Does a Brief Mindfulness Exercise Improve Outcomes in Upper Extremity Patients? A Randomized Controlled Trial


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Abstract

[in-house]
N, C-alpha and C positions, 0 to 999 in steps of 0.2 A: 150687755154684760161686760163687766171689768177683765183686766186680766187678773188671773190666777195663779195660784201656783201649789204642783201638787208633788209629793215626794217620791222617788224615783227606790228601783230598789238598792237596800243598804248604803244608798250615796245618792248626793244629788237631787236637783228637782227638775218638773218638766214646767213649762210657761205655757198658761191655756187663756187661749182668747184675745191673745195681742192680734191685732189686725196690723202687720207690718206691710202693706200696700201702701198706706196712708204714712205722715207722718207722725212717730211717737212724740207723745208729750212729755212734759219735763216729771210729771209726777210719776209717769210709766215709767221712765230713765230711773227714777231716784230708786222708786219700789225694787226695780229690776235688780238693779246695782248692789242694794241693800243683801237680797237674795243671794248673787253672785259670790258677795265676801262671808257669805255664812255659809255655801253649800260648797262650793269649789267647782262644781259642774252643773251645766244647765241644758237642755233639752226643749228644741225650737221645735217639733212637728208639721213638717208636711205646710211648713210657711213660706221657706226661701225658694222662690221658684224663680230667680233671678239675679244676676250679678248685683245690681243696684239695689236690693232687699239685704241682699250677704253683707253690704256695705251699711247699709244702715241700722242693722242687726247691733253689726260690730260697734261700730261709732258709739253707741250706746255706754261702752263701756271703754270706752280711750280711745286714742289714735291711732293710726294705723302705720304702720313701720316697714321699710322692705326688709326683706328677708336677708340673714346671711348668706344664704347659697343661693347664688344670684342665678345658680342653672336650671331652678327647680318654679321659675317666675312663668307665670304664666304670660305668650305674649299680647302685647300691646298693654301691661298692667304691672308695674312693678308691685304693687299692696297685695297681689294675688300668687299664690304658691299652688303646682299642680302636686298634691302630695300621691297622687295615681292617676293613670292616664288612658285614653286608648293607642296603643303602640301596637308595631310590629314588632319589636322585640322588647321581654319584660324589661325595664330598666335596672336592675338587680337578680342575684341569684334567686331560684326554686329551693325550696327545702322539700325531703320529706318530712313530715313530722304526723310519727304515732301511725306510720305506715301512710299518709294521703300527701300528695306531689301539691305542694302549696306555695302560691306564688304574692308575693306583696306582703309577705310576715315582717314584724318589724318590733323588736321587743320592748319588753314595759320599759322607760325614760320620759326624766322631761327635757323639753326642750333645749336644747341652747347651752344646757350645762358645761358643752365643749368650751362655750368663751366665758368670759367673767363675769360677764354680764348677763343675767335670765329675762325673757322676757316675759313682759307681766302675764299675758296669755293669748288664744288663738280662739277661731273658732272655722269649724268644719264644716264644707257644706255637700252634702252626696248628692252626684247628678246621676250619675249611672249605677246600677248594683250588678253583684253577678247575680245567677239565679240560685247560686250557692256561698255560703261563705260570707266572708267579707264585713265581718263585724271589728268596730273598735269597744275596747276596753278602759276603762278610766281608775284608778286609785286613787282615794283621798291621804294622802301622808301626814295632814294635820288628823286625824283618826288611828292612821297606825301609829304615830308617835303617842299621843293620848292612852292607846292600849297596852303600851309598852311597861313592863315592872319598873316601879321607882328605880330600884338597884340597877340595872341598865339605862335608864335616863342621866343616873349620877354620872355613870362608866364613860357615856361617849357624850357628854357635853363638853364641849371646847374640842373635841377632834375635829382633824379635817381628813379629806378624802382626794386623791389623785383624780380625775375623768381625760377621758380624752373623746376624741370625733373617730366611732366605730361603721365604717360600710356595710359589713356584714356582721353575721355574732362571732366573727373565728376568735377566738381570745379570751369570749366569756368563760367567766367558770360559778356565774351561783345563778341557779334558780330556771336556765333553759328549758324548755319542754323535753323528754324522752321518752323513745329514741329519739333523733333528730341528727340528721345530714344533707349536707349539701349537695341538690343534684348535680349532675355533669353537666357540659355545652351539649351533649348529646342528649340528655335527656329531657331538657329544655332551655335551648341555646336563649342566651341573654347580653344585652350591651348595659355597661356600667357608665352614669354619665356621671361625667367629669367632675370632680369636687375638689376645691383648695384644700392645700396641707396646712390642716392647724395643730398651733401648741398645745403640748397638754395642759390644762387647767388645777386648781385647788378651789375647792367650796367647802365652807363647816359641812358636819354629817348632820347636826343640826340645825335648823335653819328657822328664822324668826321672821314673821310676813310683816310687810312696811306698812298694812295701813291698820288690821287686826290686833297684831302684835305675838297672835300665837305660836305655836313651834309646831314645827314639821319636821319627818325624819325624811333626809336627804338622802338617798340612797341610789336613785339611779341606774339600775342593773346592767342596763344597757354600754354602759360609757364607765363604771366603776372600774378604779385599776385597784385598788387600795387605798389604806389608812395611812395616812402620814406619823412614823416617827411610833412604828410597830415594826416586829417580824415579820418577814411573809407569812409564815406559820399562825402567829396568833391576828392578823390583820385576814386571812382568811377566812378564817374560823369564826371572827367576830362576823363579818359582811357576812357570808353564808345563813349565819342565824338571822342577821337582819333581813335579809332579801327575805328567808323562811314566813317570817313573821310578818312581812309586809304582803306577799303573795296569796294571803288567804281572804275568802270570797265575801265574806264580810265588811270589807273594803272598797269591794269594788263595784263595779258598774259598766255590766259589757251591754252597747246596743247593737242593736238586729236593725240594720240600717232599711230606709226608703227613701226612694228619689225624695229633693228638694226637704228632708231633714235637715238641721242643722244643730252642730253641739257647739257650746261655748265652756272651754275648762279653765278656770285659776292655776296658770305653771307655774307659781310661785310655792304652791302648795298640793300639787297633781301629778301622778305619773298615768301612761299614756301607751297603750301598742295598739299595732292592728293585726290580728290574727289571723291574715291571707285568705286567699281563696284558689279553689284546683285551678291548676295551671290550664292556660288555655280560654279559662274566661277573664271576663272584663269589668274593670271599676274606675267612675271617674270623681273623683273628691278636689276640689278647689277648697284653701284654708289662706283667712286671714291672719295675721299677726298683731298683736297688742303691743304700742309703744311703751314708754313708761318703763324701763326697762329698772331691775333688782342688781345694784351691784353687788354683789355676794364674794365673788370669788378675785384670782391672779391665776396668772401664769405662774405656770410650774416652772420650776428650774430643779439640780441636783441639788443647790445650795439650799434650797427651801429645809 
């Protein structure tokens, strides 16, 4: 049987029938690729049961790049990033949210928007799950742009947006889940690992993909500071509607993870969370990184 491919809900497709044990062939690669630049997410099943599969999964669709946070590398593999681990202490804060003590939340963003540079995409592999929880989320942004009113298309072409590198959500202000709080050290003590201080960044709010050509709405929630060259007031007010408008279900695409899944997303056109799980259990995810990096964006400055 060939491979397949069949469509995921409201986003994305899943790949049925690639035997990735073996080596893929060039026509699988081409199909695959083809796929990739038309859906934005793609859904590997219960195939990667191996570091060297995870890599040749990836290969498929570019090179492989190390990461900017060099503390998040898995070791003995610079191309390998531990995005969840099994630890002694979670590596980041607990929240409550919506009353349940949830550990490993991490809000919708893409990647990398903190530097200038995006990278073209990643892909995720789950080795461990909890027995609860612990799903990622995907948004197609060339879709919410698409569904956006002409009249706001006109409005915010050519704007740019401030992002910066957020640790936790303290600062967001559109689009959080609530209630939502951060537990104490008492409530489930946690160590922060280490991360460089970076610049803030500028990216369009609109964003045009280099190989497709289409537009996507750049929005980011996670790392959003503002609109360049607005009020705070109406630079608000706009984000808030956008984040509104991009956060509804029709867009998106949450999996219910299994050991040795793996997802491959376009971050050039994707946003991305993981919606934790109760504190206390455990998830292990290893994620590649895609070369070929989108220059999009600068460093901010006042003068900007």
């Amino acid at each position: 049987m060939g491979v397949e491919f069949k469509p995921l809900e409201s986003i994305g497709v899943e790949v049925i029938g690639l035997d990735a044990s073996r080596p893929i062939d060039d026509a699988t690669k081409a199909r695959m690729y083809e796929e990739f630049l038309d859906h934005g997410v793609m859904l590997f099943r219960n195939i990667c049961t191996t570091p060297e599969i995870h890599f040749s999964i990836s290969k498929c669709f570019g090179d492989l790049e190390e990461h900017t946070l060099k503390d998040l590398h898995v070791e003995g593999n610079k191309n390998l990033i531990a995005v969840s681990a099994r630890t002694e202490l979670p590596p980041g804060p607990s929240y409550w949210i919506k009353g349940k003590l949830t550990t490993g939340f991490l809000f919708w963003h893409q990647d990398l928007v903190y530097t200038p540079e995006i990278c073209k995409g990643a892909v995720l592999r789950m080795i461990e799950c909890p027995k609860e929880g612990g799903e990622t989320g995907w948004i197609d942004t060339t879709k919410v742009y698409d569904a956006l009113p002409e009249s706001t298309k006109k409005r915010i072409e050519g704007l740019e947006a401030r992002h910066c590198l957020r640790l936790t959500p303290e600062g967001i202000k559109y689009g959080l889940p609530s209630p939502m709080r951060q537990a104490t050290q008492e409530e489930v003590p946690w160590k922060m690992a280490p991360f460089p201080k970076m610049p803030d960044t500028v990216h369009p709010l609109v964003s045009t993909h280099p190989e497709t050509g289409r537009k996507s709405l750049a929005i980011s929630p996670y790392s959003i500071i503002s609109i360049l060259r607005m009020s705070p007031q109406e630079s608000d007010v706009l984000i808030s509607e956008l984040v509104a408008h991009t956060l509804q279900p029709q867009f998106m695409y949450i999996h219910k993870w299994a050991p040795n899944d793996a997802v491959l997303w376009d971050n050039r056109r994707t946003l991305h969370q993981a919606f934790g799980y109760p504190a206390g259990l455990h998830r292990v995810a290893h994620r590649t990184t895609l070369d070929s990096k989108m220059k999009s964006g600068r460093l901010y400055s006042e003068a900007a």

BackgroundMindfulness-based interventions are useful in reducing psychologic distress and pain intensity in patients with chronic pain. However, most mindfulness-based interventions are resource-intensive, lengthy, and not feasible for busy orthopaedic surgical practices.Questions/purposesThe purpose of this study was to determine if a 60-second personalized mindfulness-based video exercise is (1) associated with improved pain intensity, emotional distress, and state anxiety compared with an attention placebo control (a time-matched educational pamphlet about pain and stress); and (2) feasible and acceptable for patients with upper extremity injury in an orthopaedic practice.MethodsThis was a single-center, single-blind randomized controlled trial of the mindfulness-based video exercise (60 seconds duration, free online) versus an attention placebo control (an educational pamphlet about pain and stress presented to patients to read over 60 seconds). One hundred forty-nine patients presenting for a new or followup appointment at the office of one of two orthopaedic hand and upper extremity outpatient surgical practices at an urban academic hospital were invited to participate between September 2016 and December 2016. Of 149 patients screened, 125 patients were randomized and completed a demographic questionnaire, the Numeric Rating Scale to assess pain intensity, the State Anxiety subscale of the State Trait Anxiety Inventory to assess state anxiety, and Emotion Thermometers to assess anxiety, anger, and depression before and after the interventions. Postintervention, patients also completed the Client Satisfaction Questionnaire Scale-3 to assess the acceptability. A mean score of 21 or higher is considered acceptable. Feasibility was determined based on number of patients approached who refused participation. The intervention was defined as feasible if refusal rate was lower than 25%. Analysis of covariance was used to test comparative improved pain intensity on the NRS, psychologic distress on the Emotion Thermometers, and state anxiety on the State Anxiety Subscale of the State Trait Anxiety Index after controlling for respective baseline scores. A 1-point minimal clinically important difference (MCID) was used on the NRS for pain intensity.ResultsAdjusted for the baseline means, compared with patients who received the attention placebo control, patients who participated in the mindfulness-based video exercise demonstrated improved pain intensity (mindfulness-based video exercise: 3.03 ± 0.12; control: 3.49 ± 0.12; mean difference: 0.46 [0.12-0.80]; p = 0.008); state anxiety (mindfulness-based video exercise: 32.35 ± 0.59; control: 35.29 ± 0.59; mean difference: 2.94 [1.29-4.59]; p = 0.001); anxiety symptoms (mindfulness-based video exercise: 1.49 ± 0.19; control: 2.10 ± 0.19; mean difference: 0.61 [0.08-1.14]; p = 0.024); depression (mindfulness-based video exercise: 1.03 ± 0.10; control: 1.47 ± 0.11; mean difference: 0.44 [0.15-0.73]; p = 0.004); and anger (mindfulness-based video exercise: 0.76 ± 0.12; control: 1.36 ± 0.12; mean difference: 0.60 [0.26-0.94]; p = 0.001). However, the observed differences in pain intensity were below 1 point on the NRS, which is the MCID established in patients with chronic pain. No MCID is available for the other measures. The mindfulness-based video exercise was feasible based on a dropout rate of 0%, and acceptability reached the medium range with similar scores in both groups (mindfulness-based video exercise: 20.70 ± 5.48; control: 20.52 ± 6.42).ConclusionsA 60-second mindfulness-based video exercise is feasible to implement and acceptable to patients in busy orthopaedic practices. This video exercise is also effective in improving momentary pain, anxiety, depression, and anger in this population, but it is unclear whether these improved pain and distress levels are meaningful to patients who present with low levels of pain and psychologic distress. Future studies should seek to discern whether the improved pain and distress levels we observed are clinically important or whether the intervention delivers larger effects in subgroups of patients experiencing greater pain intensity and if the improved pain and distress levels are durable. Such studies might also assess cost-effectiveness, because this mindfulness-based tool takes little time and few resources to use, and the effects and durability of multiple sessions of a mindfulness-based video exercise.Level of EvidenceLevel II, therapeutic study.

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